The average rental yield returned to investors with property in Scotland has increased for the first time since March 2017, Your Move Scotland has found.
Fresh data from the letting agency reveals that the average rental property north of the border generated a return of 4.7% for its owners in March, higher than the 4.6% recorded a month earlier.
Consequently, landlord returns in Scotland are now at a six-month high. This is in contrast to England and Wales, where yields have held steady at an average of 4.3%.
The only two regions in England and Wales to offer returns higher than the Scottish average during March were the North East and the North West, at 5% and 4.8% respectfully.
Brian Moran, lettings director at Your Move Scotland, commented: “Investors in Scotland have seen stronger returns this month than in February.”
“This is the first rise in monthly yields since March 2017 and demonstrates why many investors from elsewhere are now looking towards Scotland to maximise returns.”
According to Your Move, across Scotland the average rent has increased 1.8% in the past 12 months to reach an average of £580 per calendar month (pcm).
The Highlands and Islands region posted the biggest increase, with a typical property now being let for £688pcm. This is 4.9% higher than a year ago, but lower than the double-digit increases seen last year.
The only area to have higher rents was the Edinburgh and Lothians region, where the typical tenant pays £699pcm. This follows a 4.6% year-on-year rise.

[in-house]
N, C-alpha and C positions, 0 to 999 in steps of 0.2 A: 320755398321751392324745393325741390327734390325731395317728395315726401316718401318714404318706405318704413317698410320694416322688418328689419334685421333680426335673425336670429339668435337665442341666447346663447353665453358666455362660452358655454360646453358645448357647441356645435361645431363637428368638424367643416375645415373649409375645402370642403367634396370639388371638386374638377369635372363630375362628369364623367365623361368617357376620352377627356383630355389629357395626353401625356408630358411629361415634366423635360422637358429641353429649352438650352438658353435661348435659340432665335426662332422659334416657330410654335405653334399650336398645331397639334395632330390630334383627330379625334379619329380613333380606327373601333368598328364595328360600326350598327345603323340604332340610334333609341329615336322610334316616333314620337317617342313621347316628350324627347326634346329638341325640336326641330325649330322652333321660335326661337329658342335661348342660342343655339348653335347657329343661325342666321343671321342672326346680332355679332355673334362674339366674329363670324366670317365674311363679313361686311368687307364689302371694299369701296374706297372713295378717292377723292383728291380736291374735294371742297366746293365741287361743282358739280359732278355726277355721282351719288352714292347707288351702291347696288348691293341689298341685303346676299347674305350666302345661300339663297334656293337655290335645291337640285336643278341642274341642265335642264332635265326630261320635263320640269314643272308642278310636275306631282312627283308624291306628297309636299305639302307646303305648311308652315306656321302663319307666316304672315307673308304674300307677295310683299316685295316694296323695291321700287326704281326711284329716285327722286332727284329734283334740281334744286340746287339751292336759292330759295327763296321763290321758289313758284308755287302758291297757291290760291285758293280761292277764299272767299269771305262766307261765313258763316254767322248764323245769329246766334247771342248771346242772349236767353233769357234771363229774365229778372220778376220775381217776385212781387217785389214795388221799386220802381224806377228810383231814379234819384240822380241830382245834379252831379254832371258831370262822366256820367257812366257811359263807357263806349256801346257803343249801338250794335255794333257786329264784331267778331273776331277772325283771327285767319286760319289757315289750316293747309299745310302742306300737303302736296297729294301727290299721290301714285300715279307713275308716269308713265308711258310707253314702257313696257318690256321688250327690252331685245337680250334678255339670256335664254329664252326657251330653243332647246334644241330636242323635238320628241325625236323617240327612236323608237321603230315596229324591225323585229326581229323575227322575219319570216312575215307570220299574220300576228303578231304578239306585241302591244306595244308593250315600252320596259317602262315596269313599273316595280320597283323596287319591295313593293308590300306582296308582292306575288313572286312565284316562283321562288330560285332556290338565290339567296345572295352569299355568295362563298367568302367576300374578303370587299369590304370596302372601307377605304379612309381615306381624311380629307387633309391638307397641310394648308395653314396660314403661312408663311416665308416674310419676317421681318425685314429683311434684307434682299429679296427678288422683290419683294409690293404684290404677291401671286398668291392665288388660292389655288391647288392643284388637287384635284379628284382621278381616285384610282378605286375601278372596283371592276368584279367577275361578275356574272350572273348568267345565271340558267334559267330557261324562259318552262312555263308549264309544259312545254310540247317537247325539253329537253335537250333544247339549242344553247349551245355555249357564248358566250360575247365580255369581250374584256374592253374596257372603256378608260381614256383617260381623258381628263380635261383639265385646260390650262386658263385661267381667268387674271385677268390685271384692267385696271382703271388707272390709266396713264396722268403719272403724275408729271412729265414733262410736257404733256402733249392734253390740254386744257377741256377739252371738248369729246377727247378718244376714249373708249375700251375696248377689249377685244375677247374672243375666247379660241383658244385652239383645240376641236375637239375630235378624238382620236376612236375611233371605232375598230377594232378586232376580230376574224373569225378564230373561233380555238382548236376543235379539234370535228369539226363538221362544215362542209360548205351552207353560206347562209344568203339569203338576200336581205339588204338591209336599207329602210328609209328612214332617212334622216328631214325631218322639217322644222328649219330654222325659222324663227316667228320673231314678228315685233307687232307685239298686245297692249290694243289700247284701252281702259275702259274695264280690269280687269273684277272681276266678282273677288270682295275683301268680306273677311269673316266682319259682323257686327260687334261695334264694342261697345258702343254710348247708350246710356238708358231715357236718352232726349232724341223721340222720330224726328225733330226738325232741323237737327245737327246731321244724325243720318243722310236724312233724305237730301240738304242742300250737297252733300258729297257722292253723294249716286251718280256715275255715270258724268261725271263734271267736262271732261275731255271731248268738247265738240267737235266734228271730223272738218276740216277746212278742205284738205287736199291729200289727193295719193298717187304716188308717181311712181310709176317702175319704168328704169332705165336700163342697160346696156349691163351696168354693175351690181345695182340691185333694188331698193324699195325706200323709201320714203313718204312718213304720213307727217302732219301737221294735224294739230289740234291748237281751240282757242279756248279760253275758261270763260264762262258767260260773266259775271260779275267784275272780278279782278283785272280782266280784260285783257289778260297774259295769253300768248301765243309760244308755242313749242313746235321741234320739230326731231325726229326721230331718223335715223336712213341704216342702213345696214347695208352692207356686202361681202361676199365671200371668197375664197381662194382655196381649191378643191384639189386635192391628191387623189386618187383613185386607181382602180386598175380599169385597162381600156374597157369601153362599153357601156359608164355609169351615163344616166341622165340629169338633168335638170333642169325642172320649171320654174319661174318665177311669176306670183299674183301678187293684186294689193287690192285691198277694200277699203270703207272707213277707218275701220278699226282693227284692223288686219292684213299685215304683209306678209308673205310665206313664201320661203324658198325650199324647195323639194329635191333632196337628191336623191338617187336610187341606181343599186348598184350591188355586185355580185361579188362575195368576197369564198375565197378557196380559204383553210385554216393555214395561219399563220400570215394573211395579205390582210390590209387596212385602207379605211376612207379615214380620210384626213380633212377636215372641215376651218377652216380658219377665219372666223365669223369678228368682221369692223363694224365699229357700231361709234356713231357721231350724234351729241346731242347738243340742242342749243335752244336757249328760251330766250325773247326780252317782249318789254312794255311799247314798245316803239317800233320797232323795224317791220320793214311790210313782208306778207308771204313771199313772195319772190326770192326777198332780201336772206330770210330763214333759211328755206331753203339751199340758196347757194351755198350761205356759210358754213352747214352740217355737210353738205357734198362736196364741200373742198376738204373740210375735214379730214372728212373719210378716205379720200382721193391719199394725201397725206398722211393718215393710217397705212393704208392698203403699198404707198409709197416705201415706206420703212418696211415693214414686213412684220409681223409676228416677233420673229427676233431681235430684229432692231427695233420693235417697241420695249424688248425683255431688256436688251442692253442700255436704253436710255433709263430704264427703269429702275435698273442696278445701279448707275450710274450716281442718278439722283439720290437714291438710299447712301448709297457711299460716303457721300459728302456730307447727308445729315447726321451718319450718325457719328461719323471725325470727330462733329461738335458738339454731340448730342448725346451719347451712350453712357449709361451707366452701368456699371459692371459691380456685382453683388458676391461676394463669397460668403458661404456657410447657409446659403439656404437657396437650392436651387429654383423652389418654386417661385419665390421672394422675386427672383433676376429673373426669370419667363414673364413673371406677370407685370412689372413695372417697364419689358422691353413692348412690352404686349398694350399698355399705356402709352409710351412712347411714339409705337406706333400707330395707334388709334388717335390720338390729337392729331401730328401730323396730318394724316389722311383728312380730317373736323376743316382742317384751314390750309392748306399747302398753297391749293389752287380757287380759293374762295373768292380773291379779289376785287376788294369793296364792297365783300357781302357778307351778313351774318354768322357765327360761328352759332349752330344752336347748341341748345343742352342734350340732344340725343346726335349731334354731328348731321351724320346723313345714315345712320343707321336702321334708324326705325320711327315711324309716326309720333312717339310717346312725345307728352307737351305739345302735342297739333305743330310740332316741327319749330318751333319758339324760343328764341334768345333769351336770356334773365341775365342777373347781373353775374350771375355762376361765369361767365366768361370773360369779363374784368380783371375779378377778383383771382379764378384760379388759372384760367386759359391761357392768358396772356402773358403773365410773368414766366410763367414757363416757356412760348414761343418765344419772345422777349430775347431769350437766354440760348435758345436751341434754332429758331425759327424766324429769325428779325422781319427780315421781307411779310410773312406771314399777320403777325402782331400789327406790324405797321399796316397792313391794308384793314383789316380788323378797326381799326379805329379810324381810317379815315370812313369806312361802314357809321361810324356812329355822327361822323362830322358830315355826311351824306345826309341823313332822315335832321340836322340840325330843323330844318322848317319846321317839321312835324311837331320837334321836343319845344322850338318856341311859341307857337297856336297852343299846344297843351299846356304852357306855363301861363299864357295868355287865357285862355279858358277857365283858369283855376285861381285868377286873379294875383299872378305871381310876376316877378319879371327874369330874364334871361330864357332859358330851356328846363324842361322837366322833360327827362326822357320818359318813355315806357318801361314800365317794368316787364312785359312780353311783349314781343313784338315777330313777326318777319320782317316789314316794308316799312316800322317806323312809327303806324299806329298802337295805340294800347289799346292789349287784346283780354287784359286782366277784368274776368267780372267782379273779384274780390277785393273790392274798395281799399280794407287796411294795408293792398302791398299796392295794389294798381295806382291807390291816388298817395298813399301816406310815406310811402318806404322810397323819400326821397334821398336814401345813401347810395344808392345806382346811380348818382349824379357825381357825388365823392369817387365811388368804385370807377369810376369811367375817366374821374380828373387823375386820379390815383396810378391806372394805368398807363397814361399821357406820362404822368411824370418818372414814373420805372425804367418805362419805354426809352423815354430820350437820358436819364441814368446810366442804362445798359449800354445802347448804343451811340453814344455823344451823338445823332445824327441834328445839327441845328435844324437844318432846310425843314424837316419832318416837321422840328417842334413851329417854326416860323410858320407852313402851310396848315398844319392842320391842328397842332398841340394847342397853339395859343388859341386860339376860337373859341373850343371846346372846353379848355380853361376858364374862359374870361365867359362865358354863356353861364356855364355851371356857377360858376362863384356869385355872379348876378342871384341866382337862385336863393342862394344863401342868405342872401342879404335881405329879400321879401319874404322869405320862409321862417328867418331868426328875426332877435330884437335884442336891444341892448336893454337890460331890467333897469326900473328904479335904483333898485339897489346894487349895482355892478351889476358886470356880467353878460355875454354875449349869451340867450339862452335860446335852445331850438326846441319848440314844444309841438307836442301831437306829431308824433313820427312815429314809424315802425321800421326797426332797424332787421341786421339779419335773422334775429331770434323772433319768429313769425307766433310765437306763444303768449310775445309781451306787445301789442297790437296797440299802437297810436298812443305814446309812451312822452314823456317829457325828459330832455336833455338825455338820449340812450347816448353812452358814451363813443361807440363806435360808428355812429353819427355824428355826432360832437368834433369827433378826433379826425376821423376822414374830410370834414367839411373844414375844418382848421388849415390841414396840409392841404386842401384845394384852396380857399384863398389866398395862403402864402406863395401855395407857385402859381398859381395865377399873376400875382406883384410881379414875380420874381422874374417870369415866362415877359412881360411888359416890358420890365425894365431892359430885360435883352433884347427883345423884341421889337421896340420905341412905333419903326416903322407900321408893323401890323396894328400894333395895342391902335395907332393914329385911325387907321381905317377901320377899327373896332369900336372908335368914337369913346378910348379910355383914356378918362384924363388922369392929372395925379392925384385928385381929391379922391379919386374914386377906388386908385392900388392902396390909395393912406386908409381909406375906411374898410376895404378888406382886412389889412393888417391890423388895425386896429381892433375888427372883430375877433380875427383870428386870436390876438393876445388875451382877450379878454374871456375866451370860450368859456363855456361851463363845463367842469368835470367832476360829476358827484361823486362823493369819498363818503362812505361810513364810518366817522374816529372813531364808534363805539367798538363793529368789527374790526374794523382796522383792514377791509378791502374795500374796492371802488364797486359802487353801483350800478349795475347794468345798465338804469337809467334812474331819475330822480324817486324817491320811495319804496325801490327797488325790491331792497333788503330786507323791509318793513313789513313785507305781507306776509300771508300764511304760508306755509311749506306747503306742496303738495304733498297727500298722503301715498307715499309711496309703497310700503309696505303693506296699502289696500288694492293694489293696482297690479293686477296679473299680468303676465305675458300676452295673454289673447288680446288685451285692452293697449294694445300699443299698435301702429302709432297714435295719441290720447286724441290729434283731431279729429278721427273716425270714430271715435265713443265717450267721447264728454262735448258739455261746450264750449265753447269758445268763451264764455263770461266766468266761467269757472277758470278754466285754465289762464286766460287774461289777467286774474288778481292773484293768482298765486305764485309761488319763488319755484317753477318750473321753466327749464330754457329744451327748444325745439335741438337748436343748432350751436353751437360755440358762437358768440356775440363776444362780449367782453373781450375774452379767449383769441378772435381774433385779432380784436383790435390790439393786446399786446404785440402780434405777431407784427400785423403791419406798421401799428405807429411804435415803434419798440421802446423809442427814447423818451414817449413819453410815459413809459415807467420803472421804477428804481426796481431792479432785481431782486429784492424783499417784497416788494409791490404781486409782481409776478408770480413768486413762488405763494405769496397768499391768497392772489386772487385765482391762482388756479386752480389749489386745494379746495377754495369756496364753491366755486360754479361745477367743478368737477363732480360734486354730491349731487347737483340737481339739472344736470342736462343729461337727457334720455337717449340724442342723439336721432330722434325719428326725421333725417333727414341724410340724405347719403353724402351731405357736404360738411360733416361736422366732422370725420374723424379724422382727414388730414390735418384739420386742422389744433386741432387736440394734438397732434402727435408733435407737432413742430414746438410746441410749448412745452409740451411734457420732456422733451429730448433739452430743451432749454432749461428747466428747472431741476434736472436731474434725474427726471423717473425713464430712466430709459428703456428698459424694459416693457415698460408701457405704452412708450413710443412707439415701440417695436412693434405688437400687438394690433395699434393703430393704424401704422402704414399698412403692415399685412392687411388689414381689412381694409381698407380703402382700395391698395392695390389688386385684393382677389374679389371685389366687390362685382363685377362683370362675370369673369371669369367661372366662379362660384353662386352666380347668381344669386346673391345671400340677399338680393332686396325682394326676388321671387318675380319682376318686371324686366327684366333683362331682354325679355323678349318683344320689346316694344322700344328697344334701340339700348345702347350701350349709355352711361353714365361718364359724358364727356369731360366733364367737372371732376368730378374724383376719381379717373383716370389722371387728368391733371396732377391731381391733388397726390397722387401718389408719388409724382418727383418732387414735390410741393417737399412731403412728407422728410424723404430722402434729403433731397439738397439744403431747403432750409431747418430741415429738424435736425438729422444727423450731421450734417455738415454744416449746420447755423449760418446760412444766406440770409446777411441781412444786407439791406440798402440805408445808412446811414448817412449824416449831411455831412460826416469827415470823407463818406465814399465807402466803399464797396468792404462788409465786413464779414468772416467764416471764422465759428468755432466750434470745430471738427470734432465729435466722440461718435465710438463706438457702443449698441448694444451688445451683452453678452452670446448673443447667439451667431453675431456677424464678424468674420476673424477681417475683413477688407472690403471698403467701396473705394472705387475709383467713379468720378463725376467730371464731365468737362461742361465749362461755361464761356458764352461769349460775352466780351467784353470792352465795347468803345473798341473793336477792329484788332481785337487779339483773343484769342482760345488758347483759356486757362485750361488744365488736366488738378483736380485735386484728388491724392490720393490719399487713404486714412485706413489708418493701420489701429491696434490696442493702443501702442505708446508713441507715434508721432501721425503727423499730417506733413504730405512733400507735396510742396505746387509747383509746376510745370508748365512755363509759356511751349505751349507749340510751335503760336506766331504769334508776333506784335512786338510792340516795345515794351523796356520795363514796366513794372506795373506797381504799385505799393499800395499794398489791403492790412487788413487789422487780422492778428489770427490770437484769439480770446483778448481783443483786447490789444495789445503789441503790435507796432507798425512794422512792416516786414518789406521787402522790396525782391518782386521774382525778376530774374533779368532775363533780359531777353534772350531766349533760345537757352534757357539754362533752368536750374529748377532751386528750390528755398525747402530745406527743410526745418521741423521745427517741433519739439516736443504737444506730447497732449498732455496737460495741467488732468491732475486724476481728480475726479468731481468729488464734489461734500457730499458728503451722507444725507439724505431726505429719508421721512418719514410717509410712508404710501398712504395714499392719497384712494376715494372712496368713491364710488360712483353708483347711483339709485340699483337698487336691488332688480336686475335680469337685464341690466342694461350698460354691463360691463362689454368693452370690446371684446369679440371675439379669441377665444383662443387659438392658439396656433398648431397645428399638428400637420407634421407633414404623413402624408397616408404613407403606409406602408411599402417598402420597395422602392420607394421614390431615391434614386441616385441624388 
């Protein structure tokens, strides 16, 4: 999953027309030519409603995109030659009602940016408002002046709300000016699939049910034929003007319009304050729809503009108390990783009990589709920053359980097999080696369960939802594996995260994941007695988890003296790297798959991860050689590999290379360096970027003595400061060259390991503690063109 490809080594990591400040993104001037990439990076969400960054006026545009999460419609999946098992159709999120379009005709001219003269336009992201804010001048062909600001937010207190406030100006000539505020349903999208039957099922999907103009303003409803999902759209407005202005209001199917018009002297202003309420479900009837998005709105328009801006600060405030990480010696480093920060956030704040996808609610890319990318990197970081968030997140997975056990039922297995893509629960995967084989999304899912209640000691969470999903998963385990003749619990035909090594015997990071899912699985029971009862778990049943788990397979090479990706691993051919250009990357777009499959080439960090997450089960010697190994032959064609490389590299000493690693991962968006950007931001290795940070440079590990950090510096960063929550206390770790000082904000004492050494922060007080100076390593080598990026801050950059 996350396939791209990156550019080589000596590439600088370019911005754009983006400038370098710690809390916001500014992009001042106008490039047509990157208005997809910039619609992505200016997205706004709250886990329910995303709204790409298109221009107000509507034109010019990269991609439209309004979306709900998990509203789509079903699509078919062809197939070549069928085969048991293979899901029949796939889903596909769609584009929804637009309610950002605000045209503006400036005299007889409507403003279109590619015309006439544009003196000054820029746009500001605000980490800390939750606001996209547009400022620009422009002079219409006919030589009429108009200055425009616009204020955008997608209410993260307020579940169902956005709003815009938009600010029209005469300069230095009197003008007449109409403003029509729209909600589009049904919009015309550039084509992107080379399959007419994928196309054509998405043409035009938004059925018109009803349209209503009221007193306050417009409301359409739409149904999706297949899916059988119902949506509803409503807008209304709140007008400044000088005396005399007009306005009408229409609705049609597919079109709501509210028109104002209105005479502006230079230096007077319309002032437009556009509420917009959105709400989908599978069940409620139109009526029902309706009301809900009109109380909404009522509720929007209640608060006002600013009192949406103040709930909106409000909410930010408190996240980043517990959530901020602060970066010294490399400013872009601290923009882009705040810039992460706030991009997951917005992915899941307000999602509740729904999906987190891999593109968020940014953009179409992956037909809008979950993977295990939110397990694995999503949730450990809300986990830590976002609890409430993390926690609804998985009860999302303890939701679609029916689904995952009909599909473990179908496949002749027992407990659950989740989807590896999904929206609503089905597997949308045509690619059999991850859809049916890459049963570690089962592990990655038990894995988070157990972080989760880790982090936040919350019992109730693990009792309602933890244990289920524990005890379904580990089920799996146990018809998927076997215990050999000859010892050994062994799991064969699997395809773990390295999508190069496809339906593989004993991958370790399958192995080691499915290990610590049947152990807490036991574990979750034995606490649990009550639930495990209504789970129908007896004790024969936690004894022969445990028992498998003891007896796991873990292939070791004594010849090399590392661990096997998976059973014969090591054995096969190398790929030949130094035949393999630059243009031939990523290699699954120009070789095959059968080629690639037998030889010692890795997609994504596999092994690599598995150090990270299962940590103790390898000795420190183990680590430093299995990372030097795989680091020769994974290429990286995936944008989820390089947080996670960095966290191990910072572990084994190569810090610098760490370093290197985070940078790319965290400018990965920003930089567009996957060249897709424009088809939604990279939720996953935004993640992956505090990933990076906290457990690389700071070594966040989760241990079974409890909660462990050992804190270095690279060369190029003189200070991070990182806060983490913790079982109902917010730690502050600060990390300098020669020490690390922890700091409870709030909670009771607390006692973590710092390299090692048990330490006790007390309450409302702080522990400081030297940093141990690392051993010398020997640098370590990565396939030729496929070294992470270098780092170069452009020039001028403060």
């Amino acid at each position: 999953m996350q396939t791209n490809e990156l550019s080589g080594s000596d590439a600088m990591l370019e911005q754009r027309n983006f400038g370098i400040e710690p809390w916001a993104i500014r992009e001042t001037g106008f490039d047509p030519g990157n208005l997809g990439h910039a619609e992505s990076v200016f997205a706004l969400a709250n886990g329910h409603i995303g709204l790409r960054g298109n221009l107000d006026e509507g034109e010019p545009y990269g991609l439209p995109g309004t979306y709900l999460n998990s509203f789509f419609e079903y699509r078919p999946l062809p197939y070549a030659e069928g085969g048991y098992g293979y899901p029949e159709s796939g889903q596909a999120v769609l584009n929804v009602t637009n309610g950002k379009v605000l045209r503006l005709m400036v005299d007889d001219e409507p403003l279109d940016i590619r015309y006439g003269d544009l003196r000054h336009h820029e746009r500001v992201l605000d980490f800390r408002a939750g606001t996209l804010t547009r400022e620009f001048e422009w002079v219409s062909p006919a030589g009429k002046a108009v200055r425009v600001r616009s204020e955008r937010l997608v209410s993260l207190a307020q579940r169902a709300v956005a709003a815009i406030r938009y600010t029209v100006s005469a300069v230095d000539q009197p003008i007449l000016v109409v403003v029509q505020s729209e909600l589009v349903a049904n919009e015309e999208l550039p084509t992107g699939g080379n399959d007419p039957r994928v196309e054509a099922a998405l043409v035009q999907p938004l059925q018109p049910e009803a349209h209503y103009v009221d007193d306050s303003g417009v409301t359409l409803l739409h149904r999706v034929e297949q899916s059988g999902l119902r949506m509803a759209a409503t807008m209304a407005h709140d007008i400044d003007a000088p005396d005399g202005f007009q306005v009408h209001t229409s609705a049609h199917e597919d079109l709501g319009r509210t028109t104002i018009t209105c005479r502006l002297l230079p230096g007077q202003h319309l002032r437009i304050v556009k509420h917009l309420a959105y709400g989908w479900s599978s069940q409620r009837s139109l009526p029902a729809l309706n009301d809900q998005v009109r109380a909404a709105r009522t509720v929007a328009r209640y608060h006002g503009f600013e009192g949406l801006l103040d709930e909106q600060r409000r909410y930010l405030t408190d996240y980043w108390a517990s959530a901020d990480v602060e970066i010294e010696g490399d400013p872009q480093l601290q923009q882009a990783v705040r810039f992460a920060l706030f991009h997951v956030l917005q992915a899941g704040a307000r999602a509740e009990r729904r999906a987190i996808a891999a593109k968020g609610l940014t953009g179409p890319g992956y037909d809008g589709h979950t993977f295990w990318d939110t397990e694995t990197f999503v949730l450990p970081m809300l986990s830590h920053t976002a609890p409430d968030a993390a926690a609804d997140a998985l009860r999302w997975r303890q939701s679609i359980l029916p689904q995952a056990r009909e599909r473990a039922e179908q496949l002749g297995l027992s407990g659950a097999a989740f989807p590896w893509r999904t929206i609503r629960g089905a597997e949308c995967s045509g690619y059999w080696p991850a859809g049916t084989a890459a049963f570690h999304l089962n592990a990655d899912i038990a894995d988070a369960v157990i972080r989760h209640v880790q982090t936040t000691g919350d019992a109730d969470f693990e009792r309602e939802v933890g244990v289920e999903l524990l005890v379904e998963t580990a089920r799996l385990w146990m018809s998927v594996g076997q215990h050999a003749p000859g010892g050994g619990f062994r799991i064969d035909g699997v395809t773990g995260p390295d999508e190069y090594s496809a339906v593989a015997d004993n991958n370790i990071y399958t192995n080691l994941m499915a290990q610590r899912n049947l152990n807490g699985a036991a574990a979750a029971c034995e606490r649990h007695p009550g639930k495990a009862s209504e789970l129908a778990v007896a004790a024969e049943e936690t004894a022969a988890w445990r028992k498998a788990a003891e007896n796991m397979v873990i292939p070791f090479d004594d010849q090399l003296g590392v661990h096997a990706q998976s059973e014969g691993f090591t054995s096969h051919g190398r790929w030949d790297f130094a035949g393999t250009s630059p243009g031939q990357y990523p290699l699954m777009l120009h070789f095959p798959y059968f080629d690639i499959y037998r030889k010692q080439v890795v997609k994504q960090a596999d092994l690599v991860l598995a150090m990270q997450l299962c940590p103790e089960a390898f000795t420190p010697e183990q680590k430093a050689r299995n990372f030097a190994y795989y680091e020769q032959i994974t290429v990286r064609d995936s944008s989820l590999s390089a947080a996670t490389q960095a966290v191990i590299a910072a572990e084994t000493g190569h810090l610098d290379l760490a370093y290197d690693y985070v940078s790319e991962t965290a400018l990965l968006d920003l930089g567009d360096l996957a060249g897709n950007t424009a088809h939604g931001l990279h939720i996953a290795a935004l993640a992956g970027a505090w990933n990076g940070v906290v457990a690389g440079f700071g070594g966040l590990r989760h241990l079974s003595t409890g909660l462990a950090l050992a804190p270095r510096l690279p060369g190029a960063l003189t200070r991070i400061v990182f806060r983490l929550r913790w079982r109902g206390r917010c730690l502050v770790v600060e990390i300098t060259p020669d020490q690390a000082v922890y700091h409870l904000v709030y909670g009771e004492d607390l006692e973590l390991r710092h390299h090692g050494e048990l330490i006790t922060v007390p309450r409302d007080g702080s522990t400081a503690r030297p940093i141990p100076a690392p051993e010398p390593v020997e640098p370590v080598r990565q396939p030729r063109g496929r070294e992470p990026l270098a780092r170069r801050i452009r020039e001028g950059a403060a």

Elsewhere, there were also rises of 1.4% in the East of Scotland and of 0.9% in the Glasgow and Clyde region. The average rent in the East is now £541pcm while in Glasgow and the surrounding areas it is £589pcm.
The South of Scotland was the only region to see prices fall on an annual basis, dropping 1.9% to £537pcm.
On a national basis, the average Scottish rent increased by 1.8% in the year to March to hit £580pcm, which is 0.2% higher than in February.
The data from Your Move Scotland also shows that the proportion of households in arrears rose modestly in March.
Some 10.7% of all tenancies were behind with their payments this month, higher than the 10.5% recorded in February. Despite the rise, the level of arrears is still below the 11.2% found in December 2018.
On an absolute basis, the number of households in serious arrears - defined as two months or more - was 8,283 this month.
Moran added: “With more tenants now renting for longer thanks to the introduction of the PRT, landlords are benefitting from the increased security and stability provided by these tenancies.”
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